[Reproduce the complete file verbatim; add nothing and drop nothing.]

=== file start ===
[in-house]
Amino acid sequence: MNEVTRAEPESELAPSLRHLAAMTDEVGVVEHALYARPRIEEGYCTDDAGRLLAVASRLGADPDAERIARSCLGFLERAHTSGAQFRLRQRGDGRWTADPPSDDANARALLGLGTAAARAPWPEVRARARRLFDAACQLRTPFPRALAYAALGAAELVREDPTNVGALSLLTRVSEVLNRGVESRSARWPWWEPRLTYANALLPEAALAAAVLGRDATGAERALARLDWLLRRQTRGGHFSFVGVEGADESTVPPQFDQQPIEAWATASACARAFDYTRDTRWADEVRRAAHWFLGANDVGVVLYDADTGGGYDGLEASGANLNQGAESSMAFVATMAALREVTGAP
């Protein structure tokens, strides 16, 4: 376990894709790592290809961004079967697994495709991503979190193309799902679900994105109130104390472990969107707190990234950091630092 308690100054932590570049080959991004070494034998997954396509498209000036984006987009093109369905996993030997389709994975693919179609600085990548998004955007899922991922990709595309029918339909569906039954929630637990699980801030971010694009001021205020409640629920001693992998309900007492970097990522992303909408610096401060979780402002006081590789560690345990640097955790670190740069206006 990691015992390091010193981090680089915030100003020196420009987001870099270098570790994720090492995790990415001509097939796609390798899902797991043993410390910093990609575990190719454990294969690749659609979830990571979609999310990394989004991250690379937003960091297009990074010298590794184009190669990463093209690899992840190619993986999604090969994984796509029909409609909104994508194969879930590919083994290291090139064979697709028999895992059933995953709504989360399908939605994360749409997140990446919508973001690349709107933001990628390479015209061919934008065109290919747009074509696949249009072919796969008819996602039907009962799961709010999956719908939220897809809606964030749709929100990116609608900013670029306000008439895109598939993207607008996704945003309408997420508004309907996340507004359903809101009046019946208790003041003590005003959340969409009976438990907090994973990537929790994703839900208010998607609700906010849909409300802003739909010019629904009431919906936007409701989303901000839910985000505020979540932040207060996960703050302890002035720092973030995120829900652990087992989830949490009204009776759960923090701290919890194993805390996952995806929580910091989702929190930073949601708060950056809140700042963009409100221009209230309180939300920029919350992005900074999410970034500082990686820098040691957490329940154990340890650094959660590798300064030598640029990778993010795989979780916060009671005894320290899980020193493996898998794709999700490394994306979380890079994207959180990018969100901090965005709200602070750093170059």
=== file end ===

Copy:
[in-house]
Amino acid sequence: MNEVTRAEPESELAPSLRHLAAMTDEVGVVEHALYARPRIEEGYCTDDAGRLLAVASRLGADPDAERIARSCLGFLERAHTSGAQFRLRQRGDGRWTADPPSDDANARALLGLGTAAARAPWPEVRARARRLFDAACQLRTPFPRALAYAALGAAELVREDPTNVGALSLLTRVSEVLNRGVESRSARWPWWEPRLTYANALLPEAALAAAVLGRDATGAERALARLDWLLRRQTRGGHFSFVGVEGADESTVPPQFDQQPIEAWATASACARAFDYTRDTRWADEVRRAAHWFLGANDVGVVLYDADTGGGYDGLEASGANLNQGAESSMAFVATMAALREVTGAP
């Protein structure tokens, strides 16, 4: 376990894709790592290809961004079967697994495709991503979190193309799902679900994105109130104390472990969107707190990234950091630092 308690100054932590570049080959991004070494034998997954396509498209000036984006987009093109369905996993030997389709994975693919179609600085990548998004955007899922991922990709595309029918339909569906039954929630637990699980801030971010694009001021205020409640629920001693992998309900007492970097990522992303909408610096401060979780402002006081590789560690345990640097955790670190740069206006 990691015992390091010193981090680089915030100003020196420009987001870099270098570790994720090492995790990415001509097939796609390798899902797991043993410390910093990609575990190719454990294969690749659609979830990571979609999310990394989004991250690379937003960091297009990074010298590794184009190669990463093209690899992840190619993986999604090969994984796509029909409609909104994508194969879930590919083994290291090139064979697709028999895992059933995953709504989360399908939605994360749409997140990446919508973001690349709107933001990628390479015209061919934008065109290919747009074509696949249009072919796969008819996602039907009962799961709010999956719908939220897809809606964030749709929100990116609608900013670029306000008439895109598939993207607008996704945003309408997420508004309907996340507004359903809101009046019946208790003041003590005003959340969409009976438990907090994973990537929790994703839900208010998607609700906010849909409300802003739909010019629904009431919906936007409701989303901000839910985000505020979540932040207060996960703050302890002035720092973030995120829900652990087992989830949490009204009776759960923090701290919890194993805390996952995806929580910091989702929190930073949601708060950056809140700042963009409100221009209230309180939300920029919350992005900074999410970034500082990686820098040691957490329940154990340890650094959660590798300064030598640029990778993010795989979780916060009671005894320290899980020193493996898998794709999700490394994306979380890079994207959180990018969100901090965005709200602070750093170059």